New Haven Encounters “La Moto Girl,” 1908

Illustration of La Moto Girl

The Morning Journal-Courier, March 14, 1908



From March 16th to 18th in 1908, New Haven audiences were able to marvel at “La Moto Girl,” who appeared at the New Haven Theatre in an act anchored by Valadon, The Magician.  The Moto Girl was a “pseudo-automaton,” a diminutive young woman named Doris Chertney who was costumed to suggest that she ran on electricity and who performed as if she were an animated doll.  Wires ran from her heels to a socket and sparks flew off of her legs when she played the violin or carried out other amazing feats.  A March 14 entertainment page article in the New Haven Morning Journal-Courier promoted her appearance by retelling stories about her ability to fool, for three consecutive days, a panel of judges in a Berlin court into believing she was, indeed, a toy.

ad: Attraction Extraordinary: Valadon, The Magician.

The Morning Journal-Courier, March 14, 1908.

It seems that earlier audiences initially believed that the Moto Girl was really a robot with doll-like features, rather than human with the ability to convincingly move like a machine.  At first, the act was promoted as a “mechanical marvel.”  Indeed, there were many “fake” animated creatures in vaudeville in this period.  Such acts, like those in the silent films to come, induced a sense of the uncanny by blurring the line between the human and the machine in an age when industrial automation was transforming social relations.  By 1908, however, it seems that audiences were clearly going to see a human with an extraordinary ability to stay in character.  Less than a month after her New Haven visit, Doris Chertney reportedly stayed completely stiff and doll-like when, while being carried horizontally under the arm of her theatrical partner, Frederic Melville, they both crashed through a collapsing floor to land one story below on the theater floor.  Her self-control may have been enhanced by the medical condition known as congenital analgesia.  In an interview in Strand Magazine (Vol. 29, 1905), she was quoted as saying, “I never feel pain.  I hardly know what it means; and I never drink tea or coffee, so I have no nerves.”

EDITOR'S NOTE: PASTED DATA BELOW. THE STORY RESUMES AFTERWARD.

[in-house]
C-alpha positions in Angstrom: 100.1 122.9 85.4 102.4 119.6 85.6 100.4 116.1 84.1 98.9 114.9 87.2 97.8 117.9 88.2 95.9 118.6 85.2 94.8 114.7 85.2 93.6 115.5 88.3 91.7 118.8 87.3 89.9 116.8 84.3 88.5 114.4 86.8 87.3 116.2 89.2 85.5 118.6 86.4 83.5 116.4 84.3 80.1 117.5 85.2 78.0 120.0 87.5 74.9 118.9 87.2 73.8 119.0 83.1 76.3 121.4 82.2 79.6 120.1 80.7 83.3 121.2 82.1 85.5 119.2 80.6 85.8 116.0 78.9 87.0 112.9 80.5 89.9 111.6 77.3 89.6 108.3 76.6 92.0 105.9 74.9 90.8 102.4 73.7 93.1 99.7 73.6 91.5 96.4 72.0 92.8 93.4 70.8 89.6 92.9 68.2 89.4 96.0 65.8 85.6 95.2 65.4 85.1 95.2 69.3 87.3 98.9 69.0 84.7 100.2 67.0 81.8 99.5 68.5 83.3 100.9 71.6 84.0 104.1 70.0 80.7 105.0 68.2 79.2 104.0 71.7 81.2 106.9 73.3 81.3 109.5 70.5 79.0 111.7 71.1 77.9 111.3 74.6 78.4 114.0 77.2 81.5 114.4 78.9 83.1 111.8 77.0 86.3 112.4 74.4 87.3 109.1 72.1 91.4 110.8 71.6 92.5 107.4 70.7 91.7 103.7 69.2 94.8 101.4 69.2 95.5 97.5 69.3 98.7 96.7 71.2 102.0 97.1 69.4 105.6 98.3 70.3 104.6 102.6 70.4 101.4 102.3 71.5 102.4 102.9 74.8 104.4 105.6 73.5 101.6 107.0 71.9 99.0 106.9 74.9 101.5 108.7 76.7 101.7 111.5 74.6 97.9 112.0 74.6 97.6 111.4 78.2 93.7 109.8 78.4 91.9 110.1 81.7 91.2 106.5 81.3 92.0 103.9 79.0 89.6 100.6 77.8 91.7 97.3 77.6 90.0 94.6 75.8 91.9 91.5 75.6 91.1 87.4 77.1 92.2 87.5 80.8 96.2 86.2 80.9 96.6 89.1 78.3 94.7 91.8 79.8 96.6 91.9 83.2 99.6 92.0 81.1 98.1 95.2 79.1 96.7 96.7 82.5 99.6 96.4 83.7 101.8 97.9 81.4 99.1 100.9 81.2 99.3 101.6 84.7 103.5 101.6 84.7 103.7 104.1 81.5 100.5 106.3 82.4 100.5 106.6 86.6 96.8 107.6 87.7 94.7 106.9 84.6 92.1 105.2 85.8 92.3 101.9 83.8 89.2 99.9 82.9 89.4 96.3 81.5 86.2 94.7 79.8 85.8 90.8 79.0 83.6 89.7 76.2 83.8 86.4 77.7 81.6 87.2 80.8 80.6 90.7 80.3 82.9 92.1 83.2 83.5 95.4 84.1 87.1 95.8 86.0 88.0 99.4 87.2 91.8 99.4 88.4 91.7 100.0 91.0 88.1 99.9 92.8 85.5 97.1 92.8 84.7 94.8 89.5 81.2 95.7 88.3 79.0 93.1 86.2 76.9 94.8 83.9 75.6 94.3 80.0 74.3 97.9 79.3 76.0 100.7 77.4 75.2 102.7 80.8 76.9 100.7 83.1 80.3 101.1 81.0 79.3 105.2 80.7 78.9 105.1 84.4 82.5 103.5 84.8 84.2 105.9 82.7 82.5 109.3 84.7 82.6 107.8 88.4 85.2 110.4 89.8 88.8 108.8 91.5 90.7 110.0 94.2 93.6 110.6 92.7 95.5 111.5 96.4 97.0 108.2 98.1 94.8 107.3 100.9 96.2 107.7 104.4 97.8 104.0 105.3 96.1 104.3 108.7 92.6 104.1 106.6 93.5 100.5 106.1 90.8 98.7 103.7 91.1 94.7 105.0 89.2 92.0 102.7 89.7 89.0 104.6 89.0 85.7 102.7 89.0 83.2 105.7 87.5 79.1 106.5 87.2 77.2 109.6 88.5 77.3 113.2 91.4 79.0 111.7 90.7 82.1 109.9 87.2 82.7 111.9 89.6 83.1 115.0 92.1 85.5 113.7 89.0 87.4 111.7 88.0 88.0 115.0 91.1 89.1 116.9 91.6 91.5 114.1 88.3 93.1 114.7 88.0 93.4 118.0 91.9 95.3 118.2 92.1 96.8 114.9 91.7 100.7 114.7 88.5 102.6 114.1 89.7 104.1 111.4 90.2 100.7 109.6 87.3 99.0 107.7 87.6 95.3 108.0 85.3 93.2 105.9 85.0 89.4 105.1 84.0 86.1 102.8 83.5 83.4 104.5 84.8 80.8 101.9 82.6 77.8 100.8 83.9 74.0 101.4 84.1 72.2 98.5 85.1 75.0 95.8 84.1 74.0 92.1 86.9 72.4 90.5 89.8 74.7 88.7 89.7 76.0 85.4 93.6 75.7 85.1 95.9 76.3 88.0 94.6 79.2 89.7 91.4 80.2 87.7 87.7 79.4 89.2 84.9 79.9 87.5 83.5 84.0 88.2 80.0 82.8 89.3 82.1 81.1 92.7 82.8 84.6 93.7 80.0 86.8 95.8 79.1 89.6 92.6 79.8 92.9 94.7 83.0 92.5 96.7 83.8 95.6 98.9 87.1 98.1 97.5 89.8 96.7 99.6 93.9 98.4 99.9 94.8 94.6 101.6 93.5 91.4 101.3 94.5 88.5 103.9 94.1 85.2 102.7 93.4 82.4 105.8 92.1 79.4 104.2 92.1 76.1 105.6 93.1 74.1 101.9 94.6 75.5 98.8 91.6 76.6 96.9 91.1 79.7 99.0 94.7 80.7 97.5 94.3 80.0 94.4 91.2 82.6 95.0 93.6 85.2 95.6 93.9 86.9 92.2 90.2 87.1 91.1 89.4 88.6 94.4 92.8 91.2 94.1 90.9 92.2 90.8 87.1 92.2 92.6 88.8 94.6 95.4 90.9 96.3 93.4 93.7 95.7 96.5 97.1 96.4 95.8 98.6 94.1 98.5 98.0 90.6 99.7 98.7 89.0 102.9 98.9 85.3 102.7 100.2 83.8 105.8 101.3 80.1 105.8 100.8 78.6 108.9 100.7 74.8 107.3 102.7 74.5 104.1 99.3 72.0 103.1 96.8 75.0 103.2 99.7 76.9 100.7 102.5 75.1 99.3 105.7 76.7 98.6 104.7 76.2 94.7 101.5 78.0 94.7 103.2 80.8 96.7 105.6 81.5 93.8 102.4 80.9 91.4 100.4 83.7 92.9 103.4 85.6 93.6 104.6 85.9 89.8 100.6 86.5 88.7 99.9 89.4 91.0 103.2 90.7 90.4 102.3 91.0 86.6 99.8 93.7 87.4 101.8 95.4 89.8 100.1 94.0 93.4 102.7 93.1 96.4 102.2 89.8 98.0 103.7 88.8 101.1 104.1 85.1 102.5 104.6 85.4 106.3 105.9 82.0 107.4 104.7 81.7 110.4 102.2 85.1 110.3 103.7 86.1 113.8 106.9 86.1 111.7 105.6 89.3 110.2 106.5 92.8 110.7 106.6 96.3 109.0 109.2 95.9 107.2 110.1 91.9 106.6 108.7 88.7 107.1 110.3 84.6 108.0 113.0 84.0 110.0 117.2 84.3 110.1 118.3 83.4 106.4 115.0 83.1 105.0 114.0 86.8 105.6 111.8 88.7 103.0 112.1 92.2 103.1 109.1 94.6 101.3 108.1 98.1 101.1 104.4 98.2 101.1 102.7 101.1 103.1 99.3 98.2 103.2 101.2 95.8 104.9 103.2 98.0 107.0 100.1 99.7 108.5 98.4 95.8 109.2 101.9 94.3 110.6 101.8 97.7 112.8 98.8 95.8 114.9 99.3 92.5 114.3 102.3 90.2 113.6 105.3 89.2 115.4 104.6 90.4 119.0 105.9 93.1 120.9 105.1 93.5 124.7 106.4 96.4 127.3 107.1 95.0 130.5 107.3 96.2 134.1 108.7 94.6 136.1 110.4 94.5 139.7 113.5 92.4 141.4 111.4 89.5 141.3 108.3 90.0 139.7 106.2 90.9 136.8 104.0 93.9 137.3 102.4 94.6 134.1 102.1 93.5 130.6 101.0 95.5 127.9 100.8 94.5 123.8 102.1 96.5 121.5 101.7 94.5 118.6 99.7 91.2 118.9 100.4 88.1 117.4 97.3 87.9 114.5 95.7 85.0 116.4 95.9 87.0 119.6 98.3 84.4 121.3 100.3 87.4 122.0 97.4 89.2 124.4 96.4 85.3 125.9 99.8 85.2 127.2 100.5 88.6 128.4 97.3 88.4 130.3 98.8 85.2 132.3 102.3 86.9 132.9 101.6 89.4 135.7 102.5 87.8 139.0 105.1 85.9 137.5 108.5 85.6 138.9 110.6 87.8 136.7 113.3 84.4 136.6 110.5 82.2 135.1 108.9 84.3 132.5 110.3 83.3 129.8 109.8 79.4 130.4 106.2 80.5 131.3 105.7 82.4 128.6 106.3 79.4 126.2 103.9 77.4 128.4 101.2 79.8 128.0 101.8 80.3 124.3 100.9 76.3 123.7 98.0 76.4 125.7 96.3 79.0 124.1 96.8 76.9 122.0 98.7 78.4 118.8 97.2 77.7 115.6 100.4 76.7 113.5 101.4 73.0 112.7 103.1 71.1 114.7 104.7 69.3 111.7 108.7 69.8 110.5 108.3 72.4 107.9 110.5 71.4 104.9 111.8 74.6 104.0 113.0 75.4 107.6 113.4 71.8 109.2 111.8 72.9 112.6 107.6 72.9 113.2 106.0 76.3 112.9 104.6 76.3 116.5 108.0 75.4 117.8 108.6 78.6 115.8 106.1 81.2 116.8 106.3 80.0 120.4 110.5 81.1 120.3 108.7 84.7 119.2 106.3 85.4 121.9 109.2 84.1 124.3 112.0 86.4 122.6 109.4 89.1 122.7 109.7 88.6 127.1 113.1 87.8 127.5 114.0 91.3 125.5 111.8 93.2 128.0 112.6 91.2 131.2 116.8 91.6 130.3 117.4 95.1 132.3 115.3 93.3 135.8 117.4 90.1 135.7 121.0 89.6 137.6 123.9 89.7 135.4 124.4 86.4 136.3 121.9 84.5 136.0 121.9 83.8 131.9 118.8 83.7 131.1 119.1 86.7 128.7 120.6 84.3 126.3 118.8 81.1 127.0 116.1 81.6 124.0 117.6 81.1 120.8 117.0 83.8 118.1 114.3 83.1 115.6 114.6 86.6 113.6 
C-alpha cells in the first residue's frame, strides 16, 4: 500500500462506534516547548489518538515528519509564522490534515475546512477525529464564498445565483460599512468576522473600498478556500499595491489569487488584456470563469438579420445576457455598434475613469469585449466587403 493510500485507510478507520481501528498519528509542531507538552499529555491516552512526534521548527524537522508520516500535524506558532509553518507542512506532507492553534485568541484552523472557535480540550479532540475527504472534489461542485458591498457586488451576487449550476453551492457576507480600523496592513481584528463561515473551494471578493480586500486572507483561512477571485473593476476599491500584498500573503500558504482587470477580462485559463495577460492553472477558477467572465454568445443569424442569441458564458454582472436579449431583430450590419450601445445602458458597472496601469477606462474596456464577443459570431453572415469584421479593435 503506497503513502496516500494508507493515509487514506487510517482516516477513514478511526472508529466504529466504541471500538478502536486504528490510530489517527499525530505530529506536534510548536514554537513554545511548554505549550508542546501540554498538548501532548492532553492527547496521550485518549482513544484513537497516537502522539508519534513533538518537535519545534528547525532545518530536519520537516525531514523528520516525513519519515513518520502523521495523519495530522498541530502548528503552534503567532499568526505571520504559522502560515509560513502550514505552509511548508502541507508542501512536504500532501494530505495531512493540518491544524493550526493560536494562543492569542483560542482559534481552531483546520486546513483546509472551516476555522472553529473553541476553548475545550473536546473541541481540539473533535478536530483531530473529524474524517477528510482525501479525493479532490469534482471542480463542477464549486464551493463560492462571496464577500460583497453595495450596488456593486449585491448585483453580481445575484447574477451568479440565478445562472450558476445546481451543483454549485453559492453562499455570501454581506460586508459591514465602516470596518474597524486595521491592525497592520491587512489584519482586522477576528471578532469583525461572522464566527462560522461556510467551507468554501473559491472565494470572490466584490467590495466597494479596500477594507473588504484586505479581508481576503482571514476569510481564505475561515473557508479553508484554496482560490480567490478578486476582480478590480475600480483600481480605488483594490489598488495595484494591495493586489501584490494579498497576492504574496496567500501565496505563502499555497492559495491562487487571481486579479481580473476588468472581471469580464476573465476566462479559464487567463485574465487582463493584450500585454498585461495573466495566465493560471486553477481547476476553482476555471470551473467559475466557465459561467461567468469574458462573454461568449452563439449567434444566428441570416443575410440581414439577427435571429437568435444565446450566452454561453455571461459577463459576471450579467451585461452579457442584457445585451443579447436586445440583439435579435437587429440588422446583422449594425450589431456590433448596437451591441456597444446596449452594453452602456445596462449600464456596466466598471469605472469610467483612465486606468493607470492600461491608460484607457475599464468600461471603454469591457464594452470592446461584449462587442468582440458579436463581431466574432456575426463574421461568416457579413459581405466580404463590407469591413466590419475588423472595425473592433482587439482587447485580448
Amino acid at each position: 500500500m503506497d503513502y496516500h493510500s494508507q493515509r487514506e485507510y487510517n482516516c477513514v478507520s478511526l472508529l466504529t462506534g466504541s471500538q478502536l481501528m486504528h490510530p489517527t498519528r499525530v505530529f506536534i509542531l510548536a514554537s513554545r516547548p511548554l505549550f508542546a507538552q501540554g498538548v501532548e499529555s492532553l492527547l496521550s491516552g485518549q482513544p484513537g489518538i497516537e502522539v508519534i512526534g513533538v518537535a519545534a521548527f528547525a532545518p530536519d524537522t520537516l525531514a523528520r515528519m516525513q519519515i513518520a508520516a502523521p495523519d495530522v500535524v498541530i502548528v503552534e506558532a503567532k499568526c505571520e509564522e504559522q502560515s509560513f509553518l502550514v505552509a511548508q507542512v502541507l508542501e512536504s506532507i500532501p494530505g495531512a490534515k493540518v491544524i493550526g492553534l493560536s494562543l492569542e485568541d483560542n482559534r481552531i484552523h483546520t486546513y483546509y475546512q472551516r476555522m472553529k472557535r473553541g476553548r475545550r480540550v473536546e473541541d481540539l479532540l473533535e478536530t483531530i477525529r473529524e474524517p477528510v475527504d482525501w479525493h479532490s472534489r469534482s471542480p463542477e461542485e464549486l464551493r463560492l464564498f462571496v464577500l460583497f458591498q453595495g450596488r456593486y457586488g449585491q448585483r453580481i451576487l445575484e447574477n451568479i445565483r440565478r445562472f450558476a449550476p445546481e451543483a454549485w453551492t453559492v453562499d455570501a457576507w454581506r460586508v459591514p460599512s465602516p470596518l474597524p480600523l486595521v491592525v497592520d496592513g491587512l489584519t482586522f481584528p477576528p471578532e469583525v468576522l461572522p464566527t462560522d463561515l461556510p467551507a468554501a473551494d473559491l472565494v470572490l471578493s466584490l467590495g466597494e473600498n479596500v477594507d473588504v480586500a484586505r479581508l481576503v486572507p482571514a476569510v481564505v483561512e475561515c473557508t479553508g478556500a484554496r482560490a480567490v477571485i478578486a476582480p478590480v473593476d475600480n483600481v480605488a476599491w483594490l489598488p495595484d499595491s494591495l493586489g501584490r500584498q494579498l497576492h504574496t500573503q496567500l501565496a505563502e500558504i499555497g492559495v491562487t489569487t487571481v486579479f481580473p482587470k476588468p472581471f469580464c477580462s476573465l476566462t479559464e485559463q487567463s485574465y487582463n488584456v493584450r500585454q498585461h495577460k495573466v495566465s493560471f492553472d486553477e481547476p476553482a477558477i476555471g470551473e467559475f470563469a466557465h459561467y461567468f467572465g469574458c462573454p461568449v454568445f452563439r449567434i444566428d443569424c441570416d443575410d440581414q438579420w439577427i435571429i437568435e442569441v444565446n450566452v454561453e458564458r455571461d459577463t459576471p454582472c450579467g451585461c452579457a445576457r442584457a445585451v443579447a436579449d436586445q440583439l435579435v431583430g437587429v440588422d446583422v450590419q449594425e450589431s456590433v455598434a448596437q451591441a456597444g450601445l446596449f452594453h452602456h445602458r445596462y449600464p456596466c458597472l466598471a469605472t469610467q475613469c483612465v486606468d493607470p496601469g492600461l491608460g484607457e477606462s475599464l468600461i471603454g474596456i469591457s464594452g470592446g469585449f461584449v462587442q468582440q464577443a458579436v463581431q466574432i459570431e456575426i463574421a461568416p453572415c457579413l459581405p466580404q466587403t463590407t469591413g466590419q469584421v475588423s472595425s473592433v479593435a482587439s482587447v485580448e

The kind of entertainment that drew crowds in New Haven from 1880-1908 is well-documented in the newly digitized run of the New Haven Journal and Courier.  Around 30,000 pages of this important Republican newspaper are currently searchable in the Library of Congress historic newspaper database called Chronicling America and soon the 1908 coverage of Moto Girl will be online as well.  To search for earlier visits to Connecticut and related phenomena nationwide in the database, use the advanced search tool and the phrases “Moto-girl,” “Moto Girl,” “automata,” and “animated doll.”


For Further Research

“1903 – La Motogirl – Doris Chertney / Frederic Melville (American)” in “Pseudo-Automatons and Robots “ at

Bilton, Alan.  “Accelerated Bodies and Jumping Jacks:  Automata, Mannequins, and Toys in the Films of Charlie Chaplin,” Silent Film Comedy and American Culture. New York:  Palgrave Macmillan, 2013.

Wood, Gaby.  Edison’s Eve:  A Magical History of the Quest for Mechanical Life.  New York:  Alfred A. Knopf, 2002.

At the New Haven: Valadon and His Wonderful Moto Girl the Attraction Next Week

The Morning Journal-Courier, March 14, 1908


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